Many of the free and open source software projects that focus on desktop technology collaborate on shared specifications and software within the freedesktop.org project.
One of these shared specifications is the base directory specification which defines a set of locations in the filesystem that can be used for portable desktop technology implementations.
KDE supports the base directory specification and the various environment variables it prescribes in addition to the filesystem hierarchy. A summary of KDE's implementation follows below, while the full specification can be read [here on freedesktop.org].
Data that applications store which are specific to a given user are to be stored in the XDG_DATA_HOME directory. If the XDG_DATA_HOME environment variable isn't set, it defaults to $HOME/.local/share for local storage and /usr/local/share;/usr/share for system wide files.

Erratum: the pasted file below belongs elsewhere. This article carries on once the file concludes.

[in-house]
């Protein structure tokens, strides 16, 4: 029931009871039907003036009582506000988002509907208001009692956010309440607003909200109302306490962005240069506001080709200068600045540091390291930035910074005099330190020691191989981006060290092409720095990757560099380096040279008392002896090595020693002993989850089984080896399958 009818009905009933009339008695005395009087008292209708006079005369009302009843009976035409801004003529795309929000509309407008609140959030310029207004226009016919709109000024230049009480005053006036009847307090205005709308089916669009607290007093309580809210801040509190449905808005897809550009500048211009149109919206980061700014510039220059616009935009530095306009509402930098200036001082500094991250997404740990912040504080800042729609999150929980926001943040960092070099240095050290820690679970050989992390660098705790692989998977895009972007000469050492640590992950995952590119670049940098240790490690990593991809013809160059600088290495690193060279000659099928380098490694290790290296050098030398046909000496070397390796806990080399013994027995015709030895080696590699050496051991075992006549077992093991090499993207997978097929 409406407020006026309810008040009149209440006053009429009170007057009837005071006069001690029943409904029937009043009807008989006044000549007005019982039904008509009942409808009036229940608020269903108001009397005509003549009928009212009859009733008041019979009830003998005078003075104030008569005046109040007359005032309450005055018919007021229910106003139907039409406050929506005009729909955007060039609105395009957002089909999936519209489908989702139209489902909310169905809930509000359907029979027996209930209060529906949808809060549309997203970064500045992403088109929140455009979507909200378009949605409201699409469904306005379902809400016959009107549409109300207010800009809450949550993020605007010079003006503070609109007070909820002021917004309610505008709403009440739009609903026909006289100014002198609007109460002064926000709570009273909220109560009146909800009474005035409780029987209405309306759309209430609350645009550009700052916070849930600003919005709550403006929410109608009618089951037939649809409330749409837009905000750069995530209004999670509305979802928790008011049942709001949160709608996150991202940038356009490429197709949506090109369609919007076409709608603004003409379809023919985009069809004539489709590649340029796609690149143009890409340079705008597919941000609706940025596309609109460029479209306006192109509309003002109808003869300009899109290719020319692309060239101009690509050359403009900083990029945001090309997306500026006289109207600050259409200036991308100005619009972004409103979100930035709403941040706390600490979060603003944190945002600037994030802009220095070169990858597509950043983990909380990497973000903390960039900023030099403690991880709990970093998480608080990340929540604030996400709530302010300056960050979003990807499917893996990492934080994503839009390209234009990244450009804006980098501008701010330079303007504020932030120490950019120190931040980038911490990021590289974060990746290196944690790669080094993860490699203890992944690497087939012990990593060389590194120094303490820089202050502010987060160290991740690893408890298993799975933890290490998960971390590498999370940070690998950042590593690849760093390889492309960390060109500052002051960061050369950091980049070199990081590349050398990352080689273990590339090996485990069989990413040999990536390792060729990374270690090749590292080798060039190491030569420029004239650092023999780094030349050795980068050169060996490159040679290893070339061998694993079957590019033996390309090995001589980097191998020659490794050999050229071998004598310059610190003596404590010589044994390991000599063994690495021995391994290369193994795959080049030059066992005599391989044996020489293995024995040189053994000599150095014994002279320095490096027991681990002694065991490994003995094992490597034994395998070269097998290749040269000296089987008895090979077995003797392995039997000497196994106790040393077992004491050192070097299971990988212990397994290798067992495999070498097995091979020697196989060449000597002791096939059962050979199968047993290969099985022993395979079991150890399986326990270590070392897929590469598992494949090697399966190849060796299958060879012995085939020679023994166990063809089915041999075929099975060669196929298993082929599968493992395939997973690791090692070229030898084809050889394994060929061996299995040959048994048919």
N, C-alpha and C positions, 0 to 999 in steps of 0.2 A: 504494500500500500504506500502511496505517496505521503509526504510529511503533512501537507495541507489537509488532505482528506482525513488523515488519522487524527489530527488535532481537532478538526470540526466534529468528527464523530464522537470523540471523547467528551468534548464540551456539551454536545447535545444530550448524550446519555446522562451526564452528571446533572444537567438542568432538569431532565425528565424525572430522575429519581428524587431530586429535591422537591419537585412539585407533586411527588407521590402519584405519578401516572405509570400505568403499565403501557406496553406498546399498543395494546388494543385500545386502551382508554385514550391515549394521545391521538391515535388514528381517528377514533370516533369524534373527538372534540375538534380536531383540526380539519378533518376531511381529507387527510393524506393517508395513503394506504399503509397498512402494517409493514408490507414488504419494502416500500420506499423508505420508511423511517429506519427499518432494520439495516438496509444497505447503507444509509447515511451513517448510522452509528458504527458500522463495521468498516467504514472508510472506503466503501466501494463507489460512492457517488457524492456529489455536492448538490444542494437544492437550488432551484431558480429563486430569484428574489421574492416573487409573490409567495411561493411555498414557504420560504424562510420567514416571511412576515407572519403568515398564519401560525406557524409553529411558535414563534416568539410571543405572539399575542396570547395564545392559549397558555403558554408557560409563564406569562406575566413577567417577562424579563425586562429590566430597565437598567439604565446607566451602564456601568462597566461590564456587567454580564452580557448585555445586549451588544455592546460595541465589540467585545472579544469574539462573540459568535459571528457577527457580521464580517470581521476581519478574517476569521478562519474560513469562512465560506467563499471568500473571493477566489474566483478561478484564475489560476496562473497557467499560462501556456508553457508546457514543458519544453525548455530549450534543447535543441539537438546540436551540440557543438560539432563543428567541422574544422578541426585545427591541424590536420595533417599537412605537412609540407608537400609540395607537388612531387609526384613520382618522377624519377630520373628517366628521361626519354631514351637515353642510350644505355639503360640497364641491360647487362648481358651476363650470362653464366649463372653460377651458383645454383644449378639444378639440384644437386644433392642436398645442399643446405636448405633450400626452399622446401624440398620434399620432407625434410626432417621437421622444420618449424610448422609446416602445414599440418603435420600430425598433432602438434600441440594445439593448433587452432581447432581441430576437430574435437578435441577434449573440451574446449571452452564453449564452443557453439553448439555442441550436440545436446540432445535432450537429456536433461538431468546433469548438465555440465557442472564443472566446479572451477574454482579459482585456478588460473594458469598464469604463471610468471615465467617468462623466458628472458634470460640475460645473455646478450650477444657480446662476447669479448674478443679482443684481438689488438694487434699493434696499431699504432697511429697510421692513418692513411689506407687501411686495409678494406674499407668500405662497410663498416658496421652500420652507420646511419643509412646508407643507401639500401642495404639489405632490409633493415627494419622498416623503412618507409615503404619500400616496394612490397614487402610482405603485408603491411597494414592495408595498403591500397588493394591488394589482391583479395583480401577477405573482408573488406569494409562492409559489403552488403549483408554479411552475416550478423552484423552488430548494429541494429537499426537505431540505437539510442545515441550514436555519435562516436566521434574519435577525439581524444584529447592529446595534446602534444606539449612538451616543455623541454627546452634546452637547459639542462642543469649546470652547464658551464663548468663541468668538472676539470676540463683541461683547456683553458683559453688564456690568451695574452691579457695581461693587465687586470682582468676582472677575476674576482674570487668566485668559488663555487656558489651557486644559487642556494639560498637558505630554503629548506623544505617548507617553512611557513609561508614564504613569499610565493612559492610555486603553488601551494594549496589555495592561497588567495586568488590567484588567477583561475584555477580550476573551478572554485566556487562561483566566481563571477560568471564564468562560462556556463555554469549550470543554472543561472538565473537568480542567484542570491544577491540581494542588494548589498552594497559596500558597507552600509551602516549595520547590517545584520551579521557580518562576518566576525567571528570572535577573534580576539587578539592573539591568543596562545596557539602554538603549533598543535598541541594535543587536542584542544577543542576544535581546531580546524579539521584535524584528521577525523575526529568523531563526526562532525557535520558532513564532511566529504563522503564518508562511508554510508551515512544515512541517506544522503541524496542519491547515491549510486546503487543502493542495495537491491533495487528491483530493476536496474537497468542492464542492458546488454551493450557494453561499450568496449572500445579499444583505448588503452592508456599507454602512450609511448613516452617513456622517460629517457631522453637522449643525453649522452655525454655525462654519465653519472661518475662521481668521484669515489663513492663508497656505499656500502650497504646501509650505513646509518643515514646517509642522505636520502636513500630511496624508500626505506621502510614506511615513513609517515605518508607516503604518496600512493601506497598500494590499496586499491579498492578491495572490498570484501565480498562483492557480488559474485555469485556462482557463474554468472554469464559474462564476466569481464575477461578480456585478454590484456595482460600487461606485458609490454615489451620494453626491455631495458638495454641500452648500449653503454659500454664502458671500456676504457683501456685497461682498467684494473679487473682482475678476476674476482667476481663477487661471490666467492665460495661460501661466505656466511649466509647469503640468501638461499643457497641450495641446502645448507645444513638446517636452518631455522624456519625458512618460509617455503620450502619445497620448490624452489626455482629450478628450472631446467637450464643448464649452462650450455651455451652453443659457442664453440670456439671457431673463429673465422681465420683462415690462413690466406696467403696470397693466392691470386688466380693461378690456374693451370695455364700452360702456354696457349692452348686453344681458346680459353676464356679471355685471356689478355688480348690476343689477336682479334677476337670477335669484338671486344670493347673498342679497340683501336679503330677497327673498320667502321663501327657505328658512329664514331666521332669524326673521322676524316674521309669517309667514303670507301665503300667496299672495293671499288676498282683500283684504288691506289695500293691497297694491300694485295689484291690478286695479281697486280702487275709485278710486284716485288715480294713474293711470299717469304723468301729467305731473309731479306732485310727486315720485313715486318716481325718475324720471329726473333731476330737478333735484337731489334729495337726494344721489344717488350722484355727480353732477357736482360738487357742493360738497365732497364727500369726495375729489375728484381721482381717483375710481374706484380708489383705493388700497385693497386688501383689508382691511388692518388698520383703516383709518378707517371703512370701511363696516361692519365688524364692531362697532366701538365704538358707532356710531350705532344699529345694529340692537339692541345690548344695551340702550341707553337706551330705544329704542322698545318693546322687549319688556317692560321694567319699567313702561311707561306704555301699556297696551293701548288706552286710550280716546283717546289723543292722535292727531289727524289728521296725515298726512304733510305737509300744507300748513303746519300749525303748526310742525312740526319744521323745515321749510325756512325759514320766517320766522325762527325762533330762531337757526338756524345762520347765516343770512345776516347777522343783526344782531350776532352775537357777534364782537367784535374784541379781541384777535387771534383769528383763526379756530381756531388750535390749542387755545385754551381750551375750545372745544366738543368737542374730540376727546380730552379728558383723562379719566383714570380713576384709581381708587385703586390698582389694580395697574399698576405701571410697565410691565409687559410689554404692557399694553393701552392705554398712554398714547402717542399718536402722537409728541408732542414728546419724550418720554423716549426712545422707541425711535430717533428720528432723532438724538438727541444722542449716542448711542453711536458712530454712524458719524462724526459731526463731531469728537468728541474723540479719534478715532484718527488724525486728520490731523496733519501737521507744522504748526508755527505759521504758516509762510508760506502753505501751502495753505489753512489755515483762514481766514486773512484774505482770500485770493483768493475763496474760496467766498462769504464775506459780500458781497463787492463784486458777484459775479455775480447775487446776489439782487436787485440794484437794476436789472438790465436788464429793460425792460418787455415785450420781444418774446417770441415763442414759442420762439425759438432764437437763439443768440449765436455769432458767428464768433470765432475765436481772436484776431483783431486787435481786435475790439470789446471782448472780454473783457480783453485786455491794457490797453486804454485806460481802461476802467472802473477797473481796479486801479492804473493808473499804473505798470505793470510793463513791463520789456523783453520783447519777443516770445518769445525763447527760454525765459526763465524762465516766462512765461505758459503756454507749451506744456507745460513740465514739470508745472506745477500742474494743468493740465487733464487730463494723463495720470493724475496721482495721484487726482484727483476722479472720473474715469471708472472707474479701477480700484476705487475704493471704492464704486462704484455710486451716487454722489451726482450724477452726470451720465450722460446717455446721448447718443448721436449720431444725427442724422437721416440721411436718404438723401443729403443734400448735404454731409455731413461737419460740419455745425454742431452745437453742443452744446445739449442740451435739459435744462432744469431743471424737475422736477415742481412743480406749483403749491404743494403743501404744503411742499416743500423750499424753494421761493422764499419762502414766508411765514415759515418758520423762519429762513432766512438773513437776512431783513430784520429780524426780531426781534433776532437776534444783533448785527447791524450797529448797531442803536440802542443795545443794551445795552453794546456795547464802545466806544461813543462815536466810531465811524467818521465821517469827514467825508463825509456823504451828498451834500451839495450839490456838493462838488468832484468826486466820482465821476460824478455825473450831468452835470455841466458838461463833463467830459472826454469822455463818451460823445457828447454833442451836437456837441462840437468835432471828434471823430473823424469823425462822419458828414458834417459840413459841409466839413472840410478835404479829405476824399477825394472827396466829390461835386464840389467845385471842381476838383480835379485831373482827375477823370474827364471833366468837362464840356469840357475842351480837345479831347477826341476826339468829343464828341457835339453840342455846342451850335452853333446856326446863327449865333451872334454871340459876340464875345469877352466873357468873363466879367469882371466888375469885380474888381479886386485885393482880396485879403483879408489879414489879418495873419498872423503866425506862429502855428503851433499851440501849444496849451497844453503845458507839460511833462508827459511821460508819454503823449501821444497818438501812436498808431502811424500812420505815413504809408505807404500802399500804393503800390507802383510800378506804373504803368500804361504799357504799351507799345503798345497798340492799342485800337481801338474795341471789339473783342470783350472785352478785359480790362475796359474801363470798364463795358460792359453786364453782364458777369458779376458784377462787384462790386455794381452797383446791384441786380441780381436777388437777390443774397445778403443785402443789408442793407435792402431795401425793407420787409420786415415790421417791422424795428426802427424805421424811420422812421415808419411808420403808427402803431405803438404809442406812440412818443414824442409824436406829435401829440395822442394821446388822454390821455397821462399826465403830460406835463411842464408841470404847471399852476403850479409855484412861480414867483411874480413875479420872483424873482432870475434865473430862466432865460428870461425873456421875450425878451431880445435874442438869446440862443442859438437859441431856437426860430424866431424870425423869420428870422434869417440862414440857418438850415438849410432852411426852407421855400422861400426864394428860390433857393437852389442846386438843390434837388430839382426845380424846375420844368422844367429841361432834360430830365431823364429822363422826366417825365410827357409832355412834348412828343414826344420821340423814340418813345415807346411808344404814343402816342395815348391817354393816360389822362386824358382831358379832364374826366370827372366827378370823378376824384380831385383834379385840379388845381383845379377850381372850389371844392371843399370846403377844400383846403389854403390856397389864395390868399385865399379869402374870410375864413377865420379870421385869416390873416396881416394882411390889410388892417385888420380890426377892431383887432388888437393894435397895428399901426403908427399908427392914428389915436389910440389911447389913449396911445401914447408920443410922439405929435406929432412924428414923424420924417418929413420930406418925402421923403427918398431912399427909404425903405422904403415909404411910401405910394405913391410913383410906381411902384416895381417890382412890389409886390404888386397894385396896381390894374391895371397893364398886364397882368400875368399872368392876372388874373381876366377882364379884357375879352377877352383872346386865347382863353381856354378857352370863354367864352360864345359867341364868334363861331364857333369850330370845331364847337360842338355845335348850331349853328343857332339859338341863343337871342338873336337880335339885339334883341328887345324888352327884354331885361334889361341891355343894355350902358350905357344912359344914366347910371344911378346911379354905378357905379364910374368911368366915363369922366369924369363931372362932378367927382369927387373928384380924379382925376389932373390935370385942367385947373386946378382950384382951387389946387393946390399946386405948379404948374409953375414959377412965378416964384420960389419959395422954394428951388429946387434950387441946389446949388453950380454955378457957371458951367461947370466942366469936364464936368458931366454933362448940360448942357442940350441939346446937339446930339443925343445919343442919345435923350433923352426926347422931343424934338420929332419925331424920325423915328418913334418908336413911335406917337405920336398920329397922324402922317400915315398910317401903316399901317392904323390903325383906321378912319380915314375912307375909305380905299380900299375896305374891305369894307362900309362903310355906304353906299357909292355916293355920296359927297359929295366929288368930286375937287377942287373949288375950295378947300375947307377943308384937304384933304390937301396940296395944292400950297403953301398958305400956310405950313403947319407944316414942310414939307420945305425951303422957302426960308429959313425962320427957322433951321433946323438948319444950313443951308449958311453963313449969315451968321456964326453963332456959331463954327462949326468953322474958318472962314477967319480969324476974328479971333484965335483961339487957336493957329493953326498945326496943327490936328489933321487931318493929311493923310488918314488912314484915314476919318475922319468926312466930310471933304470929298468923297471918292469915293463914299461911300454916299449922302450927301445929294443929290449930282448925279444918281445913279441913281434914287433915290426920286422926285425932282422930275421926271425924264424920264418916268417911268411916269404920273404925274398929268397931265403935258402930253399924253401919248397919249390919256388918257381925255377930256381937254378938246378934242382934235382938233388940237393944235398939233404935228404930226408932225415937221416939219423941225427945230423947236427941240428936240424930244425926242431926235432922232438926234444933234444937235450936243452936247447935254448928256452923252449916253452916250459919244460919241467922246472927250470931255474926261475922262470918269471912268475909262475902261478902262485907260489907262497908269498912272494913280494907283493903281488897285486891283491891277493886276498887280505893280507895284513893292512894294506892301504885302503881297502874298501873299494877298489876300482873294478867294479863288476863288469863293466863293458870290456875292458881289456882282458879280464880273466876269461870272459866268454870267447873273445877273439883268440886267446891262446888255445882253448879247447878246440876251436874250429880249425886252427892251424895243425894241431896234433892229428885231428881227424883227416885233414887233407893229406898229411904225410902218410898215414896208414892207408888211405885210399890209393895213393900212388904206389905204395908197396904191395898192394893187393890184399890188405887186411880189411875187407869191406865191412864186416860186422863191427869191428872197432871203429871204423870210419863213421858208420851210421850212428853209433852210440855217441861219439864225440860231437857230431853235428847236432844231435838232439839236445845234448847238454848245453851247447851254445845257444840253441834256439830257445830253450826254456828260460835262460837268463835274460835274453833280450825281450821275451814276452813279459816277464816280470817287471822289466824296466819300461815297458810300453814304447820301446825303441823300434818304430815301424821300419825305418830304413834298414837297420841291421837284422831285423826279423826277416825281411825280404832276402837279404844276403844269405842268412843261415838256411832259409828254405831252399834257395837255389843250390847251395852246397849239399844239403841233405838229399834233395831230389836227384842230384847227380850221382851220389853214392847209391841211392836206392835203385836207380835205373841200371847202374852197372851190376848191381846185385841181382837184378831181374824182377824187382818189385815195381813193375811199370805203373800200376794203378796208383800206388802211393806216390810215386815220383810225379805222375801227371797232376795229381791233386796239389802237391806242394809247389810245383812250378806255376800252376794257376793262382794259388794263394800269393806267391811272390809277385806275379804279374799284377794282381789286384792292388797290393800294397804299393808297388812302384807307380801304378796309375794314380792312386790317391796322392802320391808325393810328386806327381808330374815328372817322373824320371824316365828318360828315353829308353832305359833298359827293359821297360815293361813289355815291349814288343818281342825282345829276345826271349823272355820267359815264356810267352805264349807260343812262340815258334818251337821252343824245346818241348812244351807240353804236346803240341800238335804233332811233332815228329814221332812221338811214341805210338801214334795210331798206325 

Some items that may be stored in XDG_DATA_HOME are files the user has put in the trash, mimetype definitions and associations and application .desktop files.
The search path for system wide directories can be defined setting the XDG_DATA_DIRS environment variable to contain a list of paths.
Configuration information should be stored in the XDG_CONFIG_HOME directory. If the XDG_CONFIG_HOME environment variable isn't set, it defaults to $HOME/.config for local storage and /etc/xdg for system wide files.
Some items that may be stored in XDG_CONFIG_HOME are application configuration files and application menu structure.
The search path for system wide directories can be defined setting the XDG_CONFIG_DIRS environment variable to contain a list of paths.
Temporary data caches can be stored in the XDG_CACHE_HOME location, which defaults to $HOME/.cache. There is no system wide cache location as such caches are always user specific.
Thumbnails representing the contents of files for use in icons and other representations of files are to be stored in $HOME/.thumbnails. The structure and content of the thumbnails directory is defined in the thumbnail specification.